Nigeria – Conquering Polio, Playing in World Cup, But Coming Apart at the Seams

What will our future be?

ABUJA – The country of Nigeria is an enigma. While, on the one hand, the Nigerian Minister of Health announced today that the country’s efforts to eliminate polio within its borders “are beginning to yield results, considering the fact that we have spent 18 months without a case of poliovirus,” the country stands at the precipice of expanding conflicts.

That 18-month, polio-free period began after four polio cases were confirmed in 2016 in areas under the control of Boko Haram. Prior to that, the country had gone nearly two years without a reported case.

Nigeria made headlines on the international sports scene by gaining a birth in the World Cup Tournament being played now in Russia. That’s a task that even the United States team was unable to accomplish.

As of 2015, Nigeria had the world’s 20th largest economy, overtaking South Africa. It is the most populous country in all of Africa and the seventh most populous in the world. It ranks third in the population of youth under the age of 18, exceeded only by China and India.

On the downside, Nigeria ranks 152nd in the world relative to protecting human rights and is laced with “a substantial network of organized crime.”

The people, especially rural farmers, are under constant threat from Boko Haram terrorists. Although it has been a couple of years since the last reports of the group using young girls as suicide bombers, they have returned to that tactic in the past week. As many as six girls were used in two different communities. More than 40 people died in the blasts in Damboa. A dozen people are “desperately injured.”

“Civilians consistently bear the brunt of the conflict and over 200 women, children and men have now been killed in indiscriminate attacks in the north-east since the beginning of the year,” according to a UN humanitarian coordinator in Nigeria.

Although government leaders have vowed to eradicate Boko Haram, they are having more success conquering polio. The Nigerian army is stretched thin and it appears that Boko Haram is better-armed.

Now the country is being torn apart in the fertile grasslands engendering a conflict that observers fear will degenerate into a religious civil war. The issue at hand is that the once plentiful northern agricultural areas are being overtaken by frequent droughts, expanding deserts, the “disappearance of water sources.” Nomadic farmers from the north are driving their cattle to the south, literally overrunning central farmlands with their cattle, forcing “Middle Belt” farmers to flee or be slaughtered along with their entire families.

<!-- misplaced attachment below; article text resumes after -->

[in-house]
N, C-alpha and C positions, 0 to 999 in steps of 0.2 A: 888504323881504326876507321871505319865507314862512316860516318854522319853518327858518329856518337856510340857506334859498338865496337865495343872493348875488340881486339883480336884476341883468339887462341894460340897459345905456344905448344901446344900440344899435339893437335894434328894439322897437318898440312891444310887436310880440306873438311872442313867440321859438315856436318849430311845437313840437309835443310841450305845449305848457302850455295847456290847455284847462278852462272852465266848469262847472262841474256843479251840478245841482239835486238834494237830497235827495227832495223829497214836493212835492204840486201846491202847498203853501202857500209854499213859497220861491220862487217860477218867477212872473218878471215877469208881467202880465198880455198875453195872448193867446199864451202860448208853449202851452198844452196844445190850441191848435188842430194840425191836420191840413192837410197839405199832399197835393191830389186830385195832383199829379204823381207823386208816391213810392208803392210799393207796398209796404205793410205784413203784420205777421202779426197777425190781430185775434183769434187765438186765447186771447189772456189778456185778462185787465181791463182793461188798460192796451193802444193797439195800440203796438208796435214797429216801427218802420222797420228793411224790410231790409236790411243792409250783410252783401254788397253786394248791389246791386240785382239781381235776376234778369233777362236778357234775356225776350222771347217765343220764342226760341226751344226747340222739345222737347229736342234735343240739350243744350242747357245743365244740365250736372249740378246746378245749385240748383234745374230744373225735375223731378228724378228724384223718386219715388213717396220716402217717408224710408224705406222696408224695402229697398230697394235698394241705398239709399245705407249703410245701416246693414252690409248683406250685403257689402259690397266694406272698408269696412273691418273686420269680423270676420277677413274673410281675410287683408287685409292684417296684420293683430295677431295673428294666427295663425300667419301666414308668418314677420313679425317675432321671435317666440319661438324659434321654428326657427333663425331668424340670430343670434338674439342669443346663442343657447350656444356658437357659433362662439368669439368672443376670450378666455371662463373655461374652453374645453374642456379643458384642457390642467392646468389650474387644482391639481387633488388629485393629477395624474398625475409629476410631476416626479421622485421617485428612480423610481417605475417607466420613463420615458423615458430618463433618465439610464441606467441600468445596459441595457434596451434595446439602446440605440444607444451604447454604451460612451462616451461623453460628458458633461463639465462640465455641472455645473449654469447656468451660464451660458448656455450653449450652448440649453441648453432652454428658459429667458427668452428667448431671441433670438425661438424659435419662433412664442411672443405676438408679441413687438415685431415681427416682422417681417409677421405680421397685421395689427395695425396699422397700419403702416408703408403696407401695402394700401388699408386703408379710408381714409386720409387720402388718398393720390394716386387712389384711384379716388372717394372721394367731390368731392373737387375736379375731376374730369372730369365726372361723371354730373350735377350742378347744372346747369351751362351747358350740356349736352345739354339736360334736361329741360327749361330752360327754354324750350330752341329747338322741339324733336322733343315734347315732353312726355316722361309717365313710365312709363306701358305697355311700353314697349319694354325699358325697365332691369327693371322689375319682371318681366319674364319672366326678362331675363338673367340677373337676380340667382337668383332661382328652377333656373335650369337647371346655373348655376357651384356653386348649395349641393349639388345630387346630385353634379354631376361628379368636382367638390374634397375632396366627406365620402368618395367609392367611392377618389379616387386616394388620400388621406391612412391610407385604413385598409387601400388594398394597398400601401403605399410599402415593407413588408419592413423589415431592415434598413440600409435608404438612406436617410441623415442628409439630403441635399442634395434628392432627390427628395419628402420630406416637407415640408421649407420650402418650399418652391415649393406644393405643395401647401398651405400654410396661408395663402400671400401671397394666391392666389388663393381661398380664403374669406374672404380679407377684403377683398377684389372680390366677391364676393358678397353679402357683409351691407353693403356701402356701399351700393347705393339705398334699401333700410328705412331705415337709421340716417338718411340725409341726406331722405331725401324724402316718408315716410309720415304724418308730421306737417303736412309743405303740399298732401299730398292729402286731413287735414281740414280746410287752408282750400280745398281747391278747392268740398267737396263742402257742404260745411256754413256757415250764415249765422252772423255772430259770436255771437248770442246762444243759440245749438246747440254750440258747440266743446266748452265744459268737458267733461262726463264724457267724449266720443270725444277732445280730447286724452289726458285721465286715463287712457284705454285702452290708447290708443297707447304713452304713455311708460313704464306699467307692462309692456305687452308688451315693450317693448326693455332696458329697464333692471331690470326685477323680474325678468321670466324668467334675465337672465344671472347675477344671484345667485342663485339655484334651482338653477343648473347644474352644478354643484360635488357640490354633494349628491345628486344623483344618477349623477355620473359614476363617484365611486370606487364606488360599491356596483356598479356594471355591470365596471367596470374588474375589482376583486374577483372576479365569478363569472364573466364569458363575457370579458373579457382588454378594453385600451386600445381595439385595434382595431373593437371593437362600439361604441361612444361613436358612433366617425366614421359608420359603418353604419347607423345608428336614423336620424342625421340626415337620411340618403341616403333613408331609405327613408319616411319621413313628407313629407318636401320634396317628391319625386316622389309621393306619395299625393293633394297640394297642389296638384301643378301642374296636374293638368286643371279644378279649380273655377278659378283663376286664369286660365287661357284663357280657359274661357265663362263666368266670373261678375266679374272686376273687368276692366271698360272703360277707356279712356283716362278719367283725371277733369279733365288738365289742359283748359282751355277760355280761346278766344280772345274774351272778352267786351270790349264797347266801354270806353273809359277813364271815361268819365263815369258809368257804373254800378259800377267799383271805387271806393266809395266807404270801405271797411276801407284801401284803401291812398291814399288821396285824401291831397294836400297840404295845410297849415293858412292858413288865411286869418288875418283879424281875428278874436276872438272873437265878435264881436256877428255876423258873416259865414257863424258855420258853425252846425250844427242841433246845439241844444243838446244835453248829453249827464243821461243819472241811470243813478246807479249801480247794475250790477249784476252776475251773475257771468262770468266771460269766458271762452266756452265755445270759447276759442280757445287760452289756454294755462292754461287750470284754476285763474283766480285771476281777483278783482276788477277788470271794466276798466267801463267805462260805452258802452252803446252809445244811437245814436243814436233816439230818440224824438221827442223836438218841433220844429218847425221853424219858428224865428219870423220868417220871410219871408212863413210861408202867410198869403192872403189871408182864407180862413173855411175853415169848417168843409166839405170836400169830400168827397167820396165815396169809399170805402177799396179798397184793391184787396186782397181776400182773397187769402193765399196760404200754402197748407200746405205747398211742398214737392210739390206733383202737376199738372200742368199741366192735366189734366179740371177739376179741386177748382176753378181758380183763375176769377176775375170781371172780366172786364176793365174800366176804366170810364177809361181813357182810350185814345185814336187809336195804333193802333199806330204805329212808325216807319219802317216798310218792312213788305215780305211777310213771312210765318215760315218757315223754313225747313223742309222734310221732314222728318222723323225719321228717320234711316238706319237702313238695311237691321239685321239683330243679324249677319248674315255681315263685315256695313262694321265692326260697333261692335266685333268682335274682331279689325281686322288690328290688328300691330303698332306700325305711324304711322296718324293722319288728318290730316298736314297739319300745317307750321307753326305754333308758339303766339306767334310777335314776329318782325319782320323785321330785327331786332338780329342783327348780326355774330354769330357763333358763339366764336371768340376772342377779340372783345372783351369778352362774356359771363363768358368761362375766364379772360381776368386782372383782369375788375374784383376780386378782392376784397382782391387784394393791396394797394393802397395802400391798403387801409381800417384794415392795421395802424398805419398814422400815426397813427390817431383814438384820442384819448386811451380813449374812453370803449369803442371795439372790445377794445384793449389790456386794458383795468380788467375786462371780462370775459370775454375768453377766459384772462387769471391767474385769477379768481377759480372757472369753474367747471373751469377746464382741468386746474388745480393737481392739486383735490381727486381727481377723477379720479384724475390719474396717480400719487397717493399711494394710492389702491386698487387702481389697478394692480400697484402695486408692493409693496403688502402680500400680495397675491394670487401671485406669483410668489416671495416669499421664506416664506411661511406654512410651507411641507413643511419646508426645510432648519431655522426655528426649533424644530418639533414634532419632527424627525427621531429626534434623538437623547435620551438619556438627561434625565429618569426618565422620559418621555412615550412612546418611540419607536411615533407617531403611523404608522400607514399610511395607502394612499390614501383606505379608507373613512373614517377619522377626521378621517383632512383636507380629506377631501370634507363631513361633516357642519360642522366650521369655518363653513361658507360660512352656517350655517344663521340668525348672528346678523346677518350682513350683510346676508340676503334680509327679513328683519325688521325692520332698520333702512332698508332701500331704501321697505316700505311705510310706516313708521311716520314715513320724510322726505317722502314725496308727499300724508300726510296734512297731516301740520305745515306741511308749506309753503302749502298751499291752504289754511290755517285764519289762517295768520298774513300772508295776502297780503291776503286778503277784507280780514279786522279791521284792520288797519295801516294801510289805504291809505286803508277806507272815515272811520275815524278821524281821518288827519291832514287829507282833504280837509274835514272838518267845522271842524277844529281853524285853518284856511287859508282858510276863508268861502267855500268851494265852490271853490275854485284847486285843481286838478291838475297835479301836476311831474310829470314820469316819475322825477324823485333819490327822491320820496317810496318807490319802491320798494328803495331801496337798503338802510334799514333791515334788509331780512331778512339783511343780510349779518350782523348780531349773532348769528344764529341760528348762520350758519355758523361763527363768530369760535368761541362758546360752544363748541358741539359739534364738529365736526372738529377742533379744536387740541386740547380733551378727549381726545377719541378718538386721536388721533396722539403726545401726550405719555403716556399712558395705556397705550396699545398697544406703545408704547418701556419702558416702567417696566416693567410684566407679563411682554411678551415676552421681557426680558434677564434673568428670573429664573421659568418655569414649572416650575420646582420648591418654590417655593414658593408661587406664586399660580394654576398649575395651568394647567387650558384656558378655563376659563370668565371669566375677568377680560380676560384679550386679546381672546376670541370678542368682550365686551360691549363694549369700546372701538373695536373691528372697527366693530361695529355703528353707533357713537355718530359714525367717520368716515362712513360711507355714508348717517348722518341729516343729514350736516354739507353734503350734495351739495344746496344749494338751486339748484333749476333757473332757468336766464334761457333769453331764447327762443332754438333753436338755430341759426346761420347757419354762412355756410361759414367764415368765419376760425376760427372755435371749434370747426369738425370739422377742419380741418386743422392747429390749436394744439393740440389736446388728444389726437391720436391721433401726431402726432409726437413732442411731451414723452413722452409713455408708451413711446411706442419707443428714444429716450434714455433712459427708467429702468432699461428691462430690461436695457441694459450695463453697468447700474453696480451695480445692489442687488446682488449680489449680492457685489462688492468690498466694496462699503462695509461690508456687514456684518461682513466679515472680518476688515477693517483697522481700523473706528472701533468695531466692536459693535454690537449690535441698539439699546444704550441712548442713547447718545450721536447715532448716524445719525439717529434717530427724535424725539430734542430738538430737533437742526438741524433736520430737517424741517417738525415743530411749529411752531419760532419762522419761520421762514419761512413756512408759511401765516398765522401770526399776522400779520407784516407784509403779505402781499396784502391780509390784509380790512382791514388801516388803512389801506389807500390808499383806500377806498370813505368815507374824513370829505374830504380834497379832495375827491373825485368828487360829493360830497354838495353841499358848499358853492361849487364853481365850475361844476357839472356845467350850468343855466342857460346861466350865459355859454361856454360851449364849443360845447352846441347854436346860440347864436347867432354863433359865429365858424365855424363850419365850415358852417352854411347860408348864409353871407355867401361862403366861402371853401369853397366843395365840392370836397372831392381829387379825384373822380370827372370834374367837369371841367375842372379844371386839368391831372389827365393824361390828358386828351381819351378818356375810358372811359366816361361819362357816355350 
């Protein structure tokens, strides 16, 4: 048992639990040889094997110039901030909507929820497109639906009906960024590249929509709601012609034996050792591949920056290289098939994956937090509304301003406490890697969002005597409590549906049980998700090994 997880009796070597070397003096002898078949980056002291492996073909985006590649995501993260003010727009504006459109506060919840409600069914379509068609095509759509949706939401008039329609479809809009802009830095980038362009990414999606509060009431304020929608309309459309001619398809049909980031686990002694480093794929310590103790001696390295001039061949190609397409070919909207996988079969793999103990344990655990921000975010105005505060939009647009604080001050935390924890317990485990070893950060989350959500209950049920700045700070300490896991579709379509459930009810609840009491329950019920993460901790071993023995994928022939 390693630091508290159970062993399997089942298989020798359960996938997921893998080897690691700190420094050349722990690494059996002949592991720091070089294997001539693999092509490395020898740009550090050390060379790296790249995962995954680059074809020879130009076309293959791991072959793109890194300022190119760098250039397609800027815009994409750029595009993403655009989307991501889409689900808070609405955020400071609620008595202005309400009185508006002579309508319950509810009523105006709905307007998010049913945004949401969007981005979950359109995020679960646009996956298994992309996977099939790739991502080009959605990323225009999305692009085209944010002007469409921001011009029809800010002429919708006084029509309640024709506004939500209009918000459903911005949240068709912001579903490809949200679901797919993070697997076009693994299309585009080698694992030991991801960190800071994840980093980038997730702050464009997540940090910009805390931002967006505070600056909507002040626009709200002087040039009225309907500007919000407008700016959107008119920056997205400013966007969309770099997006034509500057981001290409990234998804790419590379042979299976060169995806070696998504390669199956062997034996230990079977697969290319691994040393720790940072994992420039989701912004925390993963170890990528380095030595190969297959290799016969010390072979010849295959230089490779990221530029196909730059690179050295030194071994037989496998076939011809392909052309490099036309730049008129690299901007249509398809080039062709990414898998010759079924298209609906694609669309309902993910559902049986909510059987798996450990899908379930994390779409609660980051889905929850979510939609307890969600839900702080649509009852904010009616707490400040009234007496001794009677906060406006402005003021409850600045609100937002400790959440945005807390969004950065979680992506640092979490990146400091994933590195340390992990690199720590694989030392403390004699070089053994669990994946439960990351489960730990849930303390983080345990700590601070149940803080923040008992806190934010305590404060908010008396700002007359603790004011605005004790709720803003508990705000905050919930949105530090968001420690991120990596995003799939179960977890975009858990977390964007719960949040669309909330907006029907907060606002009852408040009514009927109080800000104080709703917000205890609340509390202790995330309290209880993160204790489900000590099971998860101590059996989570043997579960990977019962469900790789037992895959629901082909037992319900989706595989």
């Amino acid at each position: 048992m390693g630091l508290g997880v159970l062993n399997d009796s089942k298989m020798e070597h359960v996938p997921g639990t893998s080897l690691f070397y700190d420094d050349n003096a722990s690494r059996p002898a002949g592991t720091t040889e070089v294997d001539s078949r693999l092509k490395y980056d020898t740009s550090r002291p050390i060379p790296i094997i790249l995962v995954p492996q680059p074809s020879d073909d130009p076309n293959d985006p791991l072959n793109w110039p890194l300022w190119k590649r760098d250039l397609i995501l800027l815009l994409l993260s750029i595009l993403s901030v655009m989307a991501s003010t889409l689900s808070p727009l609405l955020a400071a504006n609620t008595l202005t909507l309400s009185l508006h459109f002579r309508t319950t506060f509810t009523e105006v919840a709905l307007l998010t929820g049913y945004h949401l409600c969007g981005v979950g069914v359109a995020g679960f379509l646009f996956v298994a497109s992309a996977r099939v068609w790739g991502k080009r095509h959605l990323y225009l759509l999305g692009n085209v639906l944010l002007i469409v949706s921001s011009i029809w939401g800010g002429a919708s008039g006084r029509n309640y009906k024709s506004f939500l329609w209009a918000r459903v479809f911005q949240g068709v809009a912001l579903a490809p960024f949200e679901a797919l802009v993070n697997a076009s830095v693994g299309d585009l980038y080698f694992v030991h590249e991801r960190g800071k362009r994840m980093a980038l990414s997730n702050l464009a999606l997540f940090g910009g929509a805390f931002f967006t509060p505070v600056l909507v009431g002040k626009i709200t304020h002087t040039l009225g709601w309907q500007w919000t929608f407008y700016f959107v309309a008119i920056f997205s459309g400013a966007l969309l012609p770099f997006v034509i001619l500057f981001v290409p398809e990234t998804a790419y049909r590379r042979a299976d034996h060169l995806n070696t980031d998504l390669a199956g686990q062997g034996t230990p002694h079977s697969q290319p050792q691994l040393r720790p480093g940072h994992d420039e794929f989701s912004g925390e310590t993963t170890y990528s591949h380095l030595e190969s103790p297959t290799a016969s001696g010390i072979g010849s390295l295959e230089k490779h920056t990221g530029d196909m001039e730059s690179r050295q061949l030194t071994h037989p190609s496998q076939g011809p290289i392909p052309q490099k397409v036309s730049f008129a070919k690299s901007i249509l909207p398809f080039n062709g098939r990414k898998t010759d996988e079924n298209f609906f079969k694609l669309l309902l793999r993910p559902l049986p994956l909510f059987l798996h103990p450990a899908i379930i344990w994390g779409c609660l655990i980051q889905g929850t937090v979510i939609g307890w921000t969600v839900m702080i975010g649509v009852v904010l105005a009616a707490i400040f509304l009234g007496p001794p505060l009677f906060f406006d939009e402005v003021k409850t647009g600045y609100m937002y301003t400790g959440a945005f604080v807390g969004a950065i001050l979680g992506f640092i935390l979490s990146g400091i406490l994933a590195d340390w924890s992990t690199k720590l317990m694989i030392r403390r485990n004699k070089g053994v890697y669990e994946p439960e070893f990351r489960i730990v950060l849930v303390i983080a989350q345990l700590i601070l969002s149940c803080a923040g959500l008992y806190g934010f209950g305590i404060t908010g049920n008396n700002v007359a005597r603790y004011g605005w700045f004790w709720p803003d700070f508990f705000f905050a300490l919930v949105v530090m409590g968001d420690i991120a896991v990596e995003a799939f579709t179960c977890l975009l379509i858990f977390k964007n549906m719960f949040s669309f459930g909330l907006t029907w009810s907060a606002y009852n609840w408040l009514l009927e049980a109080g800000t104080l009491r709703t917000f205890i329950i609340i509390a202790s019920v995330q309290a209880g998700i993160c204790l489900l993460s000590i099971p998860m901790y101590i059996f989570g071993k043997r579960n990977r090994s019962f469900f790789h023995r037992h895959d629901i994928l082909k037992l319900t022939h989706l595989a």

One might ask how this could become “a religious civil war.” The herdsmen to the north are predominantly Muslims and the farmers in the central grasslands are primarily Christian. Although the conflict is about survival on the land, the situation is ripe for escalation and the lines are clearly drawn as much by religion as any other factor. Thus, the conflict could easily become a national conflagration.

Adding to its problems, the Nigerian Minister of Agriculture and Rural Development announced that the government will shut down one of its borders with a neighboring country. The problem? One of those borders is being used to smuggle rice into Nigeria in an apparent effort to undermine the economy for which rice is an important product.

The government agricultural growth program has been able to reduce rice imports by 95 percent over the past two years. The number of rice farmers has grown from five million to 30 million. So, while civil war could be brewing, a border conflict is also a potential threat.

Adding insult to injury, Nigeria’s soccer team lost its open World Cup match to Croatia by a score of 2-0.

Please pray for the people of Nigeria whose lives and livelihoods are far more precious than a World Cup trophy.


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